I'm trying to understand the use of Japanese quotation marks, and I'm at a loss: in other languages, inverted commas shows (1) a direct quote («He said, "That's not enough"»), a non literal meaning («He is my "friend"» - whereas he isn't really a friend), or a meta usage (i.e. using the word for its signifier and not its meaning: «I like the word "red"» - the meaning of "red" is useless and the sentence is completely clear also without knowing it).

Yet in Japanese I found 「」 used with another meaning - and I'm at a loss about what that meaning is.

I found this page on the Internet (from Tokyo Ghoul), with an example of what I'm confused about: in it, マジックテープ isn't any one of the meanings I've mentioned before, yet it is in quotation marks - and I have no idea why. On this other page there are more examples.

I thought it could be to mark emphasis, but I read this isn't the case, since 「」 in Japanese don't have that meaning. I read they mark quotation behaving as single nouns, and are used to talk about something while using it as a noun, but I wasn't able to understand, since in those example they aren't quoting someone; in Japanese sentences can behave as noun without needing quotation marks; and in cases like マジックテープ the work itself is a single noun also without quotation marks.

In the second page, 脆い isn't even a compound word (unlike マジックテープ, that at least as etimology can be read as マジック + テープ), so I don't think being formed by more words is relevant.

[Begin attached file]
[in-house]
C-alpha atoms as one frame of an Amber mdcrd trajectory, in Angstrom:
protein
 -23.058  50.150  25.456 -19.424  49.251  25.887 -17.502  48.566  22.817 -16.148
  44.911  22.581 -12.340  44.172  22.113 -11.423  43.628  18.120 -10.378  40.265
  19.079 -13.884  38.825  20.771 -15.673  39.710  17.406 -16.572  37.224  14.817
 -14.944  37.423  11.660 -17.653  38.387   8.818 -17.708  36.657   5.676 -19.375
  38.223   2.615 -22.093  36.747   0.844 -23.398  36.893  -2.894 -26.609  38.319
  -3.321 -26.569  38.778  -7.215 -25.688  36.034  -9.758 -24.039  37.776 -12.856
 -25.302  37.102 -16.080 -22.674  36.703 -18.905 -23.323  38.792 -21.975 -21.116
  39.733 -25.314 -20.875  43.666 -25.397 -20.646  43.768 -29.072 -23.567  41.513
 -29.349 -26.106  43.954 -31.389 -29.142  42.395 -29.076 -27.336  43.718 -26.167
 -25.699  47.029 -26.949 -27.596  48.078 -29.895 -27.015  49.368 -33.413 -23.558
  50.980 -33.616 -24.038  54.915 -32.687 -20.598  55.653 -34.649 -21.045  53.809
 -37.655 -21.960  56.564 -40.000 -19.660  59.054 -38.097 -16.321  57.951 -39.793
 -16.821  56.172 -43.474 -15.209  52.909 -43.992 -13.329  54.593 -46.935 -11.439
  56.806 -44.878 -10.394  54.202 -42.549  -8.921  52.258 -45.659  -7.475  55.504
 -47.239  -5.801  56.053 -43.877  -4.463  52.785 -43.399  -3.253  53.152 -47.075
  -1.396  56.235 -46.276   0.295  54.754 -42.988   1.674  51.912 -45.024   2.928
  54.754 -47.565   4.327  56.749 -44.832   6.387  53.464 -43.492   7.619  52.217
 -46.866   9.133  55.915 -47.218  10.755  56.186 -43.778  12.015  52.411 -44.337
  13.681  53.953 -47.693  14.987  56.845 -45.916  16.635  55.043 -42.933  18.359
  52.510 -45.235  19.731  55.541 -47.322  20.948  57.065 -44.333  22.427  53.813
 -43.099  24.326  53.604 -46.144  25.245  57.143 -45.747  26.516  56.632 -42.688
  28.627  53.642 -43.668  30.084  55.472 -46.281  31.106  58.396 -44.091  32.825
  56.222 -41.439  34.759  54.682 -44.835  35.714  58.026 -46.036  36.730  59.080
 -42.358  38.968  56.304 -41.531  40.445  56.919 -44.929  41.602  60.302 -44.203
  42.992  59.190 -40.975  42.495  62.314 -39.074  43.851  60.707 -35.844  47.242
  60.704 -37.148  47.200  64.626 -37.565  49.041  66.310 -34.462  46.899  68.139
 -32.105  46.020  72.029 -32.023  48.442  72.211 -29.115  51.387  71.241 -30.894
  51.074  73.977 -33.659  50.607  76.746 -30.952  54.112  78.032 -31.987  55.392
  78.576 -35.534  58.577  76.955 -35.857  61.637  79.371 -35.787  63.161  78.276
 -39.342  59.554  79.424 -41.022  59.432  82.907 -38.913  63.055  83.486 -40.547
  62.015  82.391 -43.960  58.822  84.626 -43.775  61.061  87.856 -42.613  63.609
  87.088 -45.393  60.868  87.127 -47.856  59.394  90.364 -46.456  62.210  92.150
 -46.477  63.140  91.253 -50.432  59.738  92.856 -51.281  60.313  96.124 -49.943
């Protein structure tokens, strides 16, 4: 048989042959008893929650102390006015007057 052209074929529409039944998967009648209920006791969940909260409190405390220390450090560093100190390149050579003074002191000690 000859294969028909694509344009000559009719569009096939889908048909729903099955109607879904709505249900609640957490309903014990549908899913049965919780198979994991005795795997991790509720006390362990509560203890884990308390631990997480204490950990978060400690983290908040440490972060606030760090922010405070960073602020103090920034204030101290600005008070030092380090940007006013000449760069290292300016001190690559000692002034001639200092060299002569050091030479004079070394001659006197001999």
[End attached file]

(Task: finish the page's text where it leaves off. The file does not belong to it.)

What's the difference between ちょっと違うが 「マジックテープ」 みたいなもんかね and ちょっと違うが マジックテープ みたいなもんかね? Or between 他の『赫子{かぐね}』に比べると 「脆い」 and 他の『赫子』に比べると 脆い?


Japanese generally doesn't have bolding or italics or u̲n̲d̲e̲r̲l̲i̲n̲i̲n̲g̲, just as typographic conventions. There is the 傍点【ぼうてん】, the dots put above (for horizontal text) or to the right (for vertical text), to indicate emphasis, such as [傍]{●}[点]{●}は[句]{●}[読]{●}[点]{●}の一種, but these are difficult to enter using a keyboard -- so the 「various」 『kinds』 〔of〕 《brackets》 instead become a good way to set off a bit of text for emphasis. Think of these perhaps as more like "air quotes" when people are speaking in English, and you'll get the idea.

  • Just to be sure, since I'm not sure how air quotes are used in English: you mean 「」 and the like are used to add emphasis like bold, but with no effect like my «He is my "friend"» example, which implies somethin else (which is how I knew air quotes); am I understanding well?
    – Mauro
    Mar 17 '21 at 23:01
  • 1
    @Mauro -- Ya, to be clearer, air quotes in speech are used to specifically emphasize a certain word or phrase. Sometimes they're also used to add a layer of sarcasm, which is not present in the Japanese use of 「quotes」. Mar 18 '21 at 0:27

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